Monday, November 23, 2009

Postcard from Paris

My older son, Boris has been asking to visit Paris since he was about four years old. It was around then that he was given a video of Disney's take on Victor Hugo's Hunchback of Notre Dame - and was intrigued. For years we have told him that we would take him there, "one day", but that he would need to be at least ten; and be able to enjoy sitting in a restaurant with us and enjoy experimenting with strange food served pretty slowly! This year he met all those requirements, and so rather than a birthday present, or party or outing with his friends, we took him to Paris.

Paris is a wonderfully photogenic city (well, the historic centre is anyway), and contrary to popular myth is stocked with many friendly and charming Parisian's. On the Metro, one lady asked us if we were Irish and in Paris for the football. On discovering that my wife is indeed Irish she roundly denounced France's cheating handballed winner in the World Cup qualifier the night before - "this is not how we should win", she said. Who could disagree!

In terms of wonderful things to do, see, experience and eat - Paris is simply fantastic. Museums, galleries, history, churches, modern buildings, abound. The only negative thing about this is the exchange rate; we kept asking ourselves "how much?!?!" and moving on minus purchase. Books were the best example because many of the English language books had the price in Sterling printed on the back for direct comparison. One that caught my eye, about France under occupation in WWII was priced at £7.99 but on sale in Paris for €18- . With an exchange rate of close to 1:1, the book was duly returned to the shelf.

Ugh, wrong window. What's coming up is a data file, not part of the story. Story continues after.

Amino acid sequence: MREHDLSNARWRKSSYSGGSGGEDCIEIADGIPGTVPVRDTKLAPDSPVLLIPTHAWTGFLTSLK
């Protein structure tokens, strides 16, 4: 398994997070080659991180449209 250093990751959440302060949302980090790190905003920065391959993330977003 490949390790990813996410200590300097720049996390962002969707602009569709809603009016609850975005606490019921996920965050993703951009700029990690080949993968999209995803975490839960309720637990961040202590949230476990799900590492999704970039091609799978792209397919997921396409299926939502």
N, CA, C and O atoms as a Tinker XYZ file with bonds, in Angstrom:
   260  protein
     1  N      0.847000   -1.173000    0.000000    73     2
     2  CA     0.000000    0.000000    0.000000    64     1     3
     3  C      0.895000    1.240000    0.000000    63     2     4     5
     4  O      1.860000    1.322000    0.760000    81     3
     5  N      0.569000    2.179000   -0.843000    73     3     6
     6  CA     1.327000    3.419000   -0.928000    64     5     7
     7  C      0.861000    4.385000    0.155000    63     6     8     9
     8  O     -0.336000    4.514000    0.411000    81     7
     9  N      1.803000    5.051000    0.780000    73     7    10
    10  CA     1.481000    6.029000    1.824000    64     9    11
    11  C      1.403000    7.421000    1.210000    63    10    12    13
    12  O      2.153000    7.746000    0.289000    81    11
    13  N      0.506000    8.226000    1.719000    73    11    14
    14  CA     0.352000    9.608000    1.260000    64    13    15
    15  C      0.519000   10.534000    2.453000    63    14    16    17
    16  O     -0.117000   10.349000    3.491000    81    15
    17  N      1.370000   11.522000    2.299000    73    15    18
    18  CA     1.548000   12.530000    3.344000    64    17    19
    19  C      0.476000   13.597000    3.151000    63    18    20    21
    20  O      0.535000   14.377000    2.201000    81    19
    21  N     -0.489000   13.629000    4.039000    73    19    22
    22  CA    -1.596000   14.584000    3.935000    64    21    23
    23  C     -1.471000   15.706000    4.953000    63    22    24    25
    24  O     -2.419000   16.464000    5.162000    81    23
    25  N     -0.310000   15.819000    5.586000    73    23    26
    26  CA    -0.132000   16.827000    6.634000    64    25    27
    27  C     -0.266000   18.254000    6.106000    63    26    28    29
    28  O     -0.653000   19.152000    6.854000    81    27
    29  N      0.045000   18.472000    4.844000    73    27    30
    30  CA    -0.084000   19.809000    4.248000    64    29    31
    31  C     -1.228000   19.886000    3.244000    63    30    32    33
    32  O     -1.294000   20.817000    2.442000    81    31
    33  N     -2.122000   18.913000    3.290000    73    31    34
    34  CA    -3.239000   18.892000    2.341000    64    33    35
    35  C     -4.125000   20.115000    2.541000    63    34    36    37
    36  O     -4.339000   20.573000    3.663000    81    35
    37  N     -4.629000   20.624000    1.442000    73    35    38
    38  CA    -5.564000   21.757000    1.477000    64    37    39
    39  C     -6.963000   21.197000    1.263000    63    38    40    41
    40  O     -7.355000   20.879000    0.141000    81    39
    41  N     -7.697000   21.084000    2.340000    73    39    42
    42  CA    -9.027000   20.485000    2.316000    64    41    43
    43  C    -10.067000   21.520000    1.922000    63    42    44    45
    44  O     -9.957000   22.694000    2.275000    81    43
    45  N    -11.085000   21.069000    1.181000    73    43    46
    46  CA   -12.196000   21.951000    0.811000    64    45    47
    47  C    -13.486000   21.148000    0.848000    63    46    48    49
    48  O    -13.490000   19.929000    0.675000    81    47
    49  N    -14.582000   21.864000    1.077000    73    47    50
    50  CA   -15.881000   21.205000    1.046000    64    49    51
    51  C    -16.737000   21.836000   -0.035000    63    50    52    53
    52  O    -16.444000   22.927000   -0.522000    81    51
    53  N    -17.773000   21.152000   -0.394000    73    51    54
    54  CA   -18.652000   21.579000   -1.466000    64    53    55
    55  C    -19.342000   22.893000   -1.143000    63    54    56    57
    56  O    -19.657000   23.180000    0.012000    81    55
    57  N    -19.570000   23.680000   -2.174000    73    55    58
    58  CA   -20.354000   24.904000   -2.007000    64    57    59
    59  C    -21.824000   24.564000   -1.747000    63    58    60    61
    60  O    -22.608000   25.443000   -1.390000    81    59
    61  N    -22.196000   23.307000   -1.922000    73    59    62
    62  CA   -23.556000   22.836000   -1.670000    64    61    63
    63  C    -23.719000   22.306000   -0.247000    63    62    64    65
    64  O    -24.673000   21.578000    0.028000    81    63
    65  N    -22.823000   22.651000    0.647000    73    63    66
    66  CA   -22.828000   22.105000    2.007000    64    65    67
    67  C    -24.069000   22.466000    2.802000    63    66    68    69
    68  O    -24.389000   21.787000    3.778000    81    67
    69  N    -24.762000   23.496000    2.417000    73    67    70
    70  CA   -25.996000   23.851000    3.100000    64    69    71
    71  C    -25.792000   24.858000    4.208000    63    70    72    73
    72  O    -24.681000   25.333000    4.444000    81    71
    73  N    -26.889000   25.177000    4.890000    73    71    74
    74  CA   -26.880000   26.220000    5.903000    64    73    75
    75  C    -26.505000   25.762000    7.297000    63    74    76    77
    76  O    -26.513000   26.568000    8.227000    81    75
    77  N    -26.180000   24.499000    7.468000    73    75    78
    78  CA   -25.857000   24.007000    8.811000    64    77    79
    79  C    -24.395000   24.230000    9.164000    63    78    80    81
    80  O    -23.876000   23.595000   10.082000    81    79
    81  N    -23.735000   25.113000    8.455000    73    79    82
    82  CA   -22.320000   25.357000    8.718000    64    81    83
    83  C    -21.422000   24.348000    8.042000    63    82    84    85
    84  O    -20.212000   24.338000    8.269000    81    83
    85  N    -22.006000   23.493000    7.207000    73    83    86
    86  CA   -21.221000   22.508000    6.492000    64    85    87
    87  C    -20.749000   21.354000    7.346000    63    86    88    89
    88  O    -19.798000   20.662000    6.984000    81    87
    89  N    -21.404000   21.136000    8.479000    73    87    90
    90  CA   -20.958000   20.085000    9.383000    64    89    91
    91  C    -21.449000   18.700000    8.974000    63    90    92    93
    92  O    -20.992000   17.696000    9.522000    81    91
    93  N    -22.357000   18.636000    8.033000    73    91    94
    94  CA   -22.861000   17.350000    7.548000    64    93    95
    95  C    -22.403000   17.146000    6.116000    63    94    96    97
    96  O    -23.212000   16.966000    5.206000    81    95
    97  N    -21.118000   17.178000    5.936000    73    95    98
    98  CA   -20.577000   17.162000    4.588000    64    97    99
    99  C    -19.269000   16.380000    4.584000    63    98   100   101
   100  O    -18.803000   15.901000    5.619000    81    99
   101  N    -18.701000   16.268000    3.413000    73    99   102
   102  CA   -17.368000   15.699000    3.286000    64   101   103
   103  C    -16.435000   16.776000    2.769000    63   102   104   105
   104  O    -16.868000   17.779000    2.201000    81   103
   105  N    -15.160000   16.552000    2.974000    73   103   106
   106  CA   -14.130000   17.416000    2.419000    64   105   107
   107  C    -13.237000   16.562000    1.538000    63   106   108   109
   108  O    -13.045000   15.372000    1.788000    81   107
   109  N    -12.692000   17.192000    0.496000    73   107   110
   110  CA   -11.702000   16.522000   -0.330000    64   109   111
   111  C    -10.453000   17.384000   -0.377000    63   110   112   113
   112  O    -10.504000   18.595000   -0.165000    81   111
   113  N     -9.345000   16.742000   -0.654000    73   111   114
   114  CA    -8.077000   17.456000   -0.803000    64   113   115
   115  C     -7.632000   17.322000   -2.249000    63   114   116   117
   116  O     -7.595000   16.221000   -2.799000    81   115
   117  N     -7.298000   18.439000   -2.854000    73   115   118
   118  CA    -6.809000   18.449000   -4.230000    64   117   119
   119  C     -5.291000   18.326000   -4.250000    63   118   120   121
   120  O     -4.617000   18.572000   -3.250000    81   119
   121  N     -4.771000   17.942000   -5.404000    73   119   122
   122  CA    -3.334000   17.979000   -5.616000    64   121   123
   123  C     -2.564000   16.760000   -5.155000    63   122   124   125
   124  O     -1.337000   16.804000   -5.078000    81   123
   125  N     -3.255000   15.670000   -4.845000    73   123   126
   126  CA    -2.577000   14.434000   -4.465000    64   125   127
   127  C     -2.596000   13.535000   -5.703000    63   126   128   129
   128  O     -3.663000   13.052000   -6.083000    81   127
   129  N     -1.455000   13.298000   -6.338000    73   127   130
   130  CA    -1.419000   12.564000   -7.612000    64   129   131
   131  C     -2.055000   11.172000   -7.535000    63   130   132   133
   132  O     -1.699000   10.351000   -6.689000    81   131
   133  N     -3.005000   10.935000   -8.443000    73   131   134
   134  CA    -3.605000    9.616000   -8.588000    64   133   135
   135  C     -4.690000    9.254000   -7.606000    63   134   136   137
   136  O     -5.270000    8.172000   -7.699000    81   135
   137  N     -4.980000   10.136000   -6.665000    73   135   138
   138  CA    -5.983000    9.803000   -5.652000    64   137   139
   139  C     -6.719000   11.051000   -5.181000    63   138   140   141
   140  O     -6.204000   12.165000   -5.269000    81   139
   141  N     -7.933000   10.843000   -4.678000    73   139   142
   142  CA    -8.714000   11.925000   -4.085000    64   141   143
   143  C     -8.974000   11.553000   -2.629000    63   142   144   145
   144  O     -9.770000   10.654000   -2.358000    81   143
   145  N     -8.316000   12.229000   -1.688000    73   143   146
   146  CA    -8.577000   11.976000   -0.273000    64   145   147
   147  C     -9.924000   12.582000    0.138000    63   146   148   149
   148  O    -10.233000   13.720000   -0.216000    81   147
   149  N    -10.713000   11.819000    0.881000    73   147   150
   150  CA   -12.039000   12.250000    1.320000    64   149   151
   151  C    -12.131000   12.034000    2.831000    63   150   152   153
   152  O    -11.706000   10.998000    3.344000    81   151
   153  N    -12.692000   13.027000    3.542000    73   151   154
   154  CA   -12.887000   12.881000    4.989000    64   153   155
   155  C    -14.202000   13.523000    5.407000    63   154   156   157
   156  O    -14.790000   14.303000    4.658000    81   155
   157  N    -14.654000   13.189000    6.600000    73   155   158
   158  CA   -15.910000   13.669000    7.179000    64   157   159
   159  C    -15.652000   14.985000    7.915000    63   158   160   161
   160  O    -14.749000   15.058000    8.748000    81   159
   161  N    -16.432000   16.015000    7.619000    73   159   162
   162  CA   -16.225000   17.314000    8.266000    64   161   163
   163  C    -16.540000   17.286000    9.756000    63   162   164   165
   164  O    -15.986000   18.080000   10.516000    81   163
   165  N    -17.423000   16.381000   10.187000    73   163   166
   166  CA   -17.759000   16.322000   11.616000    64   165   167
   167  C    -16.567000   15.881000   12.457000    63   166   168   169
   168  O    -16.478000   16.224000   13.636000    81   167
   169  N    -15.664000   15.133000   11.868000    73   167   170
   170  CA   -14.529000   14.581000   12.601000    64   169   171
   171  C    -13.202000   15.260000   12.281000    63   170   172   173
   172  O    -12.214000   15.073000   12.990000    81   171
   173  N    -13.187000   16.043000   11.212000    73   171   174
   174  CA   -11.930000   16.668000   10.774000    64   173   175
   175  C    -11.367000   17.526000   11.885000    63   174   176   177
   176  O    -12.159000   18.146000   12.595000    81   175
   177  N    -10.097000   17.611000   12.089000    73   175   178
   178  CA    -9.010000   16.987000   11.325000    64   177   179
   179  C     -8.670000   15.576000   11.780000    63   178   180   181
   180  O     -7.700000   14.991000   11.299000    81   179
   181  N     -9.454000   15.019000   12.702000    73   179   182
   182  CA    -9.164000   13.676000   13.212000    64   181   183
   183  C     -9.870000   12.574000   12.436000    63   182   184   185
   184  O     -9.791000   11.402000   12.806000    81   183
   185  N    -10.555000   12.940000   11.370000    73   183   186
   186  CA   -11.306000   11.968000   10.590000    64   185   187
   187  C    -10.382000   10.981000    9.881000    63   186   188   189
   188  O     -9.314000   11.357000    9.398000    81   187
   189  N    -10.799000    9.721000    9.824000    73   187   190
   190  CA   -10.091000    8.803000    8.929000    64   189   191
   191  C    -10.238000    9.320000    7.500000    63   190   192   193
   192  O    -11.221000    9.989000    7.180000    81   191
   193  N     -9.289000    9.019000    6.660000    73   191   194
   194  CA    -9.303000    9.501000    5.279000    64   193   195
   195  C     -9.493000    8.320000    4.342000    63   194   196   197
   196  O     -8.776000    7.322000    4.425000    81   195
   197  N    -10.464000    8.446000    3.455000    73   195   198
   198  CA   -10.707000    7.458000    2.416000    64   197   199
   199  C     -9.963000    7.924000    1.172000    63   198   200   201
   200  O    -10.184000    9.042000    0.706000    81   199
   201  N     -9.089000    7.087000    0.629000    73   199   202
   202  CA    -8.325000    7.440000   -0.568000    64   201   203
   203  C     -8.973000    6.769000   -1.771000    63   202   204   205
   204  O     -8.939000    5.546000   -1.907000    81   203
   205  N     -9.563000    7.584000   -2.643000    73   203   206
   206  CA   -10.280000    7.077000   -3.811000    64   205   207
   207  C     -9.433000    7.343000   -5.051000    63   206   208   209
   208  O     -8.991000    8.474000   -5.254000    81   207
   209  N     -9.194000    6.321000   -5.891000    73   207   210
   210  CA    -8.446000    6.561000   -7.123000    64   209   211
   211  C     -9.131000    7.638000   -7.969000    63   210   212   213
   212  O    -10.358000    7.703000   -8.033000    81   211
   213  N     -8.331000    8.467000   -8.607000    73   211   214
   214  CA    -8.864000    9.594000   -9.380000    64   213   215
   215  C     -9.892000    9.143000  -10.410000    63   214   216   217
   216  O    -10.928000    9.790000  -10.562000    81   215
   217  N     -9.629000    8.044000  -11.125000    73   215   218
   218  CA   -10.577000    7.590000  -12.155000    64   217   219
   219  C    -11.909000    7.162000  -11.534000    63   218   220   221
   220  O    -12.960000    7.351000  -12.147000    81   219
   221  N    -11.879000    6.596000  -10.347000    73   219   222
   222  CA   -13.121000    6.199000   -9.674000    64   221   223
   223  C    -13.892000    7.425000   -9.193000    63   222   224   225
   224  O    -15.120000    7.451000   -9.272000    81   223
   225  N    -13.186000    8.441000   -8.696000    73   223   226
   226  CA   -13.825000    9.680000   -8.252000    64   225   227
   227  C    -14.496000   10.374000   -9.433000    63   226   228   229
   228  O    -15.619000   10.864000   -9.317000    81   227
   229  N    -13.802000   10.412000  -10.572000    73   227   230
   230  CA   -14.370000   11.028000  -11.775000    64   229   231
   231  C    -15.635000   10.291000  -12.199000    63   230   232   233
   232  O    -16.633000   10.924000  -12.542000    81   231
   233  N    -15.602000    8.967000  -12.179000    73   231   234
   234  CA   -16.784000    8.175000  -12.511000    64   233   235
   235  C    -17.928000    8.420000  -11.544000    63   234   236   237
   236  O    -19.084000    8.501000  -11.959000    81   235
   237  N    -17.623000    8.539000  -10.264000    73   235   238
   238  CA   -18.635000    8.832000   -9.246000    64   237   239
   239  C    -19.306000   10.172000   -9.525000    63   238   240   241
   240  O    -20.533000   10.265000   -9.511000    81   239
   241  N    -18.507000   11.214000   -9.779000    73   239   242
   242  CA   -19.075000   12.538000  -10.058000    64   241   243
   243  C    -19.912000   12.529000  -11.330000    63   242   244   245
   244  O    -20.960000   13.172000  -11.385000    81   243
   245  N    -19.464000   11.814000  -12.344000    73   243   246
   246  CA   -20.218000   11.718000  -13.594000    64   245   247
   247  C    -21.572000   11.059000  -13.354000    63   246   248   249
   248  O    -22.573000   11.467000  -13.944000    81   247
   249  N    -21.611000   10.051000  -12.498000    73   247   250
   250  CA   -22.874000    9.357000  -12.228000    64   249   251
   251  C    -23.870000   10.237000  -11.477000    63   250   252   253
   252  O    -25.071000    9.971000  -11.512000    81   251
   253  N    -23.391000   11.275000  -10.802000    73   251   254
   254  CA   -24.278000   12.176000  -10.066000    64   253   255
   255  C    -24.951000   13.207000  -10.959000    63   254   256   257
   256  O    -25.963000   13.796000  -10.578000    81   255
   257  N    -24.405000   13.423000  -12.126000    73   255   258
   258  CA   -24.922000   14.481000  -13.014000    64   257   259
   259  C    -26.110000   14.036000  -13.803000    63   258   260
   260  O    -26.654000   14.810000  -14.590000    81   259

The photo above, is of a Notre Dame gargoyle, which family consensus maintains bears an uncanny resemblance to myself. This is the place that young Boris wanted to go to most of all - up the towers of Notre Dame, to imagine young Quasimodo clambering up over the stonework and looking out over Paris. It's a LONG wait to get up the tower, but well worth it, and one of the cheapest trips in the capital (€8, but under 26 year-old free).

The follow-up parenting task is to help young Boris appreciate that this was a huge treat requiring gratitude; not the norm generating demanding expectations!

More photos to follow - if I get time.

1 comment:

sara! said...

lovely. lucky Boris. i've never been to Paris myself and yes, like him, got to know it from the Hunchback of Notre Dame (even before knowing that pile of scaffolding!)

and love the pics too, especially the metro series.